Online Program

Effective HIV prevention for undergraduate students at hispanic serving universities

Tuesday, November 5, 2013

Monica Faulkner, PhD, School of Social Work, The University of Texas at Austin, Austin, TX
Ellie Haggerty, MPH, Cardea Center for Health and Human Services, Cardea Center for Health and Human Services, Austin, TX
Jo Elda Castillo-Alaniz, Student Health and Wellness, Texas A&M Kingsville, Kingsville, TX
Eugenia Curet, PhD, The University of Texas at Brownsville, The University of Texas at Brownsville, Brownsville, TX
Alfonso Carlon, BA, Cardea Services, Cardea Center for Health and Human Services, Austin, TX
BACKGROUND: The HIV/AIDS Partnership (“Partnership”) is a three year demonstration project working with two Hispanic Serving Institutions in South Texas to improve HIV knowledge and attitudes towards prevention among college students. In order to inform the partnership's activities, a qualitative study was conducted at both campuses to assess the best means of providing students with HIV prevention information and services.

METHODS: Six focus groups were conducted with students (n=40). Participants were recruited through flyers, list serves and campus newspapers. All participants were Latino undergraduates. The focus groups followed a semi-structured interview guide which asked students about their attitudes and beliefs about HIV and HIV prevention services. Focus groups were transcribed and analyzed using conventional content analysis.

RESULTS: The primary finding is that students felt their culture and family inhibited them from ever seeking services that might suggest they were sexually active. As such, participants relayed multiple anecdotes containing incorrect information about HIV and their own discomfort with issues related to sexual activity. In order to reach students on Hispanic campuses, students suggested requiring human sexuality courses for incoming freshman and ensuring confidentiality at student health services by not having student employees working there.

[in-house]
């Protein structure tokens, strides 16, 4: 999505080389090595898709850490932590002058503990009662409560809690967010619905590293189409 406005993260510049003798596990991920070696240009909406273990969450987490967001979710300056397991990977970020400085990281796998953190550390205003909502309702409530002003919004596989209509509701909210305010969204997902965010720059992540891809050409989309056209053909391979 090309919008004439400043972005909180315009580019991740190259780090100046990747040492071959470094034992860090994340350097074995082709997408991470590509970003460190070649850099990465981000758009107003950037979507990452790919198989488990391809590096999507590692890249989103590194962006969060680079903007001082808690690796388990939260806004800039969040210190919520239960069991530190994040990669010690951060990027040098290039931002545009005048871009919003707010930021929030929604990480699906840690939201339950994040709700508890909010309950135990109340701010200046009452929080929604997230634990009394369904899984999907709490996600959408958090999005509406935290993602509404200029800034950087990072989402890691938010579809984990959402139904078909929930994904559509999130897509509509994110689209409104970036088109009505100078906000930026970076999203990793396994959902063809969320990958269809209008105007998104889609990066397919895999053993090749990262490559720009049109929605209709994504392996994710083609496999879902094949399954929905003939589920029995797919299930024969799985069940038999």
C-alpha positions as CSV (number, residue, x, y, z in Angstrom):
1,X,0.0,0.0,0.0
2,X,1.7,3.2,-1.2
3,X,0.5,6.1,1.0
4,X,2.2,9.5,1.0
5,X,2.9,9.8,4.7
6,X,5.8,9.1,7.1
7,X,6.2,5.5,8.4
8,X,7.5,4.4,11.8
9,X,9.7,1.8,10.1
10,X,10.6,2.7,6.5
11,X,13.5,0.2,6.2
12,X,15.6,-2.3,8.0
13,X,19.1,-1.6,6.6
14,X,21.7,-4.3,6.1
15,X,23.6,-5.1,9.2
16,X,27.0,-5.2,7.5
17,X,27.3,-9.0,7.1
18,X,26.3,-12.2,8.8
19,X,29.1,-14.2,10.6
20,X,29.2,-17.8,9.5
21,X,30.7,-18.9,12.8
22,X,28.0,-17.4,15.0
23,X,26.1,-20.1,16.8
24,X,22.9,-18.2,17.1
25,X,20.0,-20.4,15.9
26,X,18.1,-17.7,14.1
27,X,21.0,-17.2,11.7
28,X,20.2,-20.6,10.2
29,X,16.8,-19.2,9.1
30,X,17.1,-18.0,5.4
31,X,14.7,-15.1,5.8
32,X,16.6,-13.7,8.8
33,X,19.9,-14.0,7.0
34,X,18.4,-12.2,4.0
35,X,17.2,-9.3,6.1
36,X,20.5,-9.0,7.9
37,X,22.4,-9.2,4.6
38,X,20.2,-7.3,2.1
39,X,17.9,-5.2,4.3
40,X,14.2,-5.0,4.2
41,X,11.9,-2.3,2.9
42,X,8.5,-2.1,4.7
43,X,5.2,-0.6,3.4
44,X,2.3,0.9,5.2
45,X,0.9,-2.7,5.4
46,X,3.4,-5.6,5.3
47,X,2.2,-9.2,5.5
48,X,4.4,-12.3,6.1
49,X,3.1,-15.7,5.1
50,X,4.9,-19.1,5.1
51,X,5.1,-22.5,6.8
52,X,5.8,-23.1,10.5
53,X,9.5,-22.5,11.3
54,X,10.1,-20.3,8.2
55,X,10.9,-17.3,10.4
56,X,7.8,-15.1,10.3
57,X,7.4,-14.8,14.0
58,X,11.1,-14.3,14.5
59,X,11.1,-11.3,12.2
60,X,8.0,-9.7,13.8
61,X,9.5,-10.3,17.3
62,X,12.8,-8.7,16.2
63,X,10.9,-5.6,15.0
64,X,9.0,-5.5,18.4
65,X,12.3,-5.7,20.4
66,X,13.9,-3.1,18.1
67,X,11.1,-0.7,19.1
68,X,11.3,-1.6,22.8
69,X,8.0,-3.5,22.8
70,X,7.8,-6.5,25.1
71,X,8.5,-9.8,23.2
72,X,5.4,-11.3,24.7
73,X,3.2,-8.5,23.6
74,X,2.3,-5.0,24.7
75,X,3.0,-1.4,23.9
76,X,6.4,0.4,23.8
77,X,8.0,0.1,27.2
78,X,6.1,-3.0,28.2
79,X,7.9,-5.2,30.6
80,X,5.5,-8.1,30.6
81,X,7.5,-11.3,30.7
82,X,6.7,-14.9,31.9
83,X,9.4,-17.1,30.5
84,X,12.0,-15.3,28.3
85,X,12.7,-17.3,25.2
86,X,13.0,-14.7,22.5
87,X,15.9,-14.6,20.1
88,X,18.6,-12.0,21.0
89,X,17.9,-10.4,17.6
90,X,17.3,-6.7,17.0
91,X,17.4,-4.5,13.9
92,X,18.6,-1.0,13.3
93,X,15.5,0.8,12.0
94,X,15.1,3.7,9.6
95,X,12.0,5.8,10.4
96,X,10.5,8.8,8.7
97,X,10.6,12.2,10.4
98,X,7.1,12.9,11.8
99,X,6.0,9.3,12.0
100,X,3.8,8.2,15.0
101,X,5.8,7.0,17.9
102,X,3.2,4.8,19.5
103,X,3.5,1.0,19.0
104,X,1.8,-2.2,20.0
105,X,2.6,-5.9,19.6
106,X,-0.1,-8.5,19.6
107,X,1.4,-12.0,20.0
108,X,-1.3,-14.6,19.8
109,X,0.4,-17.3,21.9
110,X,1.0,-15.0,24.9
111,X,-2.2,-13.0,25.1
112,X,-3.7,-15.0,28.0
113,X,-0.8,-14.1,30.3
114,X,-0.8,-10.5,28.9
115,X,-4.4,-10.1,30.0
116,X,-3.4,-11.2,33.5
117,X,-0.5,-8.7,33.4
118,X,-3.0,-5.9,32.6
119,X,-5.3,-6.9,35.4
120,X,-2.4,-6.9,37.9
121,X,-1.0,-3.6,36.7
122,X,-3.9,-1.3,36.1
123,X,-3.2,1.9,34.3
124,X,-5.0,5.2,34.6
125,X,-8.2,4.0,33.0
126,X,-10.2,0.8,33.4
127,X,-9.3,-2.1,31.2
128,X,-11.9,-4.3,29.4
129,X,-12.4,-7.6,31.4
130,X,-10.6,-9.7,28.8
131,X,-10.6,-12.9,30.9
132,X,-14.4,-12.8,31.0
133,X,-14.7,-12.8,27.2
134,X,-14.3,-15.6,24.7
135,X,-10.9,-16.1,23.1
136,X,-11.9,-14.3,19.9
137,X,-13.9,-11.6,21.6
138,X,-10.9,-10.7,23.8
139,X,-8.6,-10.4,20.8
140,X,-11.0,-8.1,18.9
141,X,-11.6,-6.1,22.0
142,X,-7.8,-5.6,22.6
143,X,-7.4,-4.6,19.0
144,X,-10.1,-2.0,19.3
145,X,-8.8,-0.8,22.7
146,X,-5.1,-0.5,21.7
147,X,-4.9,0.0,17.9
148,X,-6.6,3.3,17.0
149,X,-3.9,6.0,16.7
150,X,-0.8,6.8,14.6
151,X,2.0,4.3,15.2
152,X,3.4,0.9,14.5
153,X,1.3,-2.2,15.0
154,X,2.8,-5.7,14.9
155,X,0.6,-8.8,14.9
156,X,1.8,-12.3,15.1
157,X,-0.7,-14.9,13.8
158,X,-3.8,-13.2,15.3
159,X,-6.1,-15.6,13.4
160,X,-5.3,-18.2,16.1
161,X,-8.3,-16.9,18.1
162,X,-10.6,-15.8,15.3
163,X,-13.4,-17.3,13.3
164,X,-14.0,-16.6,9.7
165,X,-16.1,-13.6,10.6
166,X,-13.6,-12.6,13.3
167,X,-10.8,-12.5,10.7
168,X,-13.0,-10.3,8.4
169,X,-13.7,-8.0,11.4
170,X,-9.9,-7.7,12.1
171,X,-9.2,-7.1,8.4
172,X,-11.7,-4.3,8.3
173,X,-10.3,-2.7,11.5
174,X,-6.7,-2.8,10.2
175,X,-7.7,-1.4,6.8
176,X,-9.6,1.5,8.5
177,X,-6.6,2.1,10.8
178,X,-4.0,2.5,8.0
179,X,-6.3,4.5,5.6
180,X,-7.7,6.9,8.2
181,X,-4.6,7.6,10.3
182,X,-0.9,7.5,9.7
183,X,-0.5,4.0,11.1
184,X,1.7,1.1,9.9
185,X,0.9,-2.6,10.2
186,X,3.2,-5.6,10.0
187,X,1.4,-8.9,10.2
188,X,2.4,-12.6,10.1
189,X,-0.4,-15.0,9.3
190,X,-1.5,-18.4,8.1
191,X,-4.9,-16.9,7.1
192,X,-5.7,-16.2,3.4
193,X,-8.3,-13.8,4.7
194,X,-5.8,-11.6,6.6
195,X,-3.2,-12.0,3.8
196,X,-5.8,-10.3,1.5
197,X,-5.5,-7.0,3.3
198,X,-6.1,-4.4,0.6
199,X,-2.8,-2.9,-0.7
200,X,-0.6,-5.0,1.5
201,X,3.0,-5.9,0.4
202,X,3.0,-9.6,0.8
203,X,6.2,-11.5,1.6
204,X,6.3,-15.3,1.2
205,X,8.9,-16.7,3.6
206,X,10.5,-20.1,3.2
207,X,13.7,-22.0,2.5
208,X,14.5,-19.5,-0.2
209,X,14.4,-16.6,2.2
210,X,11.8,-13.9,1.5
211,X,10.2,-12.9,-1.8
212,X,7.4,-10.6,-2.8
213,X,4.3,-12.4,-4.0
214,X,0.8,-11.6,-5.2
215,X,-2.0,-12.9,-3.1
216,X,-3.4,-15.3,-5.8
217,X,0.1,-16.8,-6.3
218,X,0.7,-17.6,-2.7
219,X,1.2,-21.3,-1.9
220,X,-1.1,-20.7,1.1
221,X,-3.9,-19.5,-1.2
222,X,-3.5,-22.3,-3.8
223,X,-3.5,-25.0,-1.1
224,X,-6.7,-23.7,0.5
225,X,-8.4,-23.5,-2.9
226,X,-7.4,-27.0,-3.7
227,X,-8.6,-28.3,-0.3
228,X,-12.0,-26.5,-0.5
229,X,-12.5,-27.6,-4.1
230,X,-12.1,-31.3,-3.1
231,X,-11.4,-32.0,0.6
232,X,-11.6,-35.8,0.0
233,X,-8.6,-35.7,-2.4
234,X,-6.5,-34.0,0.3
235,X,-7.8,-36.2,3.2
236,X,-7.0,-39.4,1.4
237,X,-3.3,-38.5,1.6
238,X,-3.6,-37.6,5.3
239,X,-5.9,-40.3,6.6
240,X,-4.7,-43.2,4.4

CONCLUSIONS: Despite the fact that participants were students living apart from their parents, family and cultural ties prevented them from obtaining sexual healthcare due to fear that they will be perceived as sexually active or HIV positive. Prevention activities with Hispanic college students should address cultural barriers and ensure confidential and anonymous services as much as possible.

Learning Areas:

Administer health education strategies, interventions and programs
Advocacy for health and health education
Assessment of individual and community needs for health education
Diversity and culture
Planning of health education strategies, interventions, and programs
Program planning

Learning Objectives:
Discuss barriers to HIV prevention among Latino students at Hispanic serving Institutes of Higher Education. List methods for promoting HIV prevention on Hispanic serving Institutes of Higher Education.

Keyword(s): Peer Education, HIV/AIDS

Presenting author's disclosure statement:

Qualified on the content I am responsible for because: Presenters are qualified to present because they have been involved in the administration and program activities of the federal grant which supported this project. Presenters have a variety of experience both in programmatic and research activities related to sexual health, Latino communities and college health programs.
Any relevant financial relationships? No

I agree to comply with the American Public Health Association Conflict of Interest and Commercial Support Guidelines, and to disclose to the participants any off-label or experimental uses of a commercial product or service discussed in my presentation.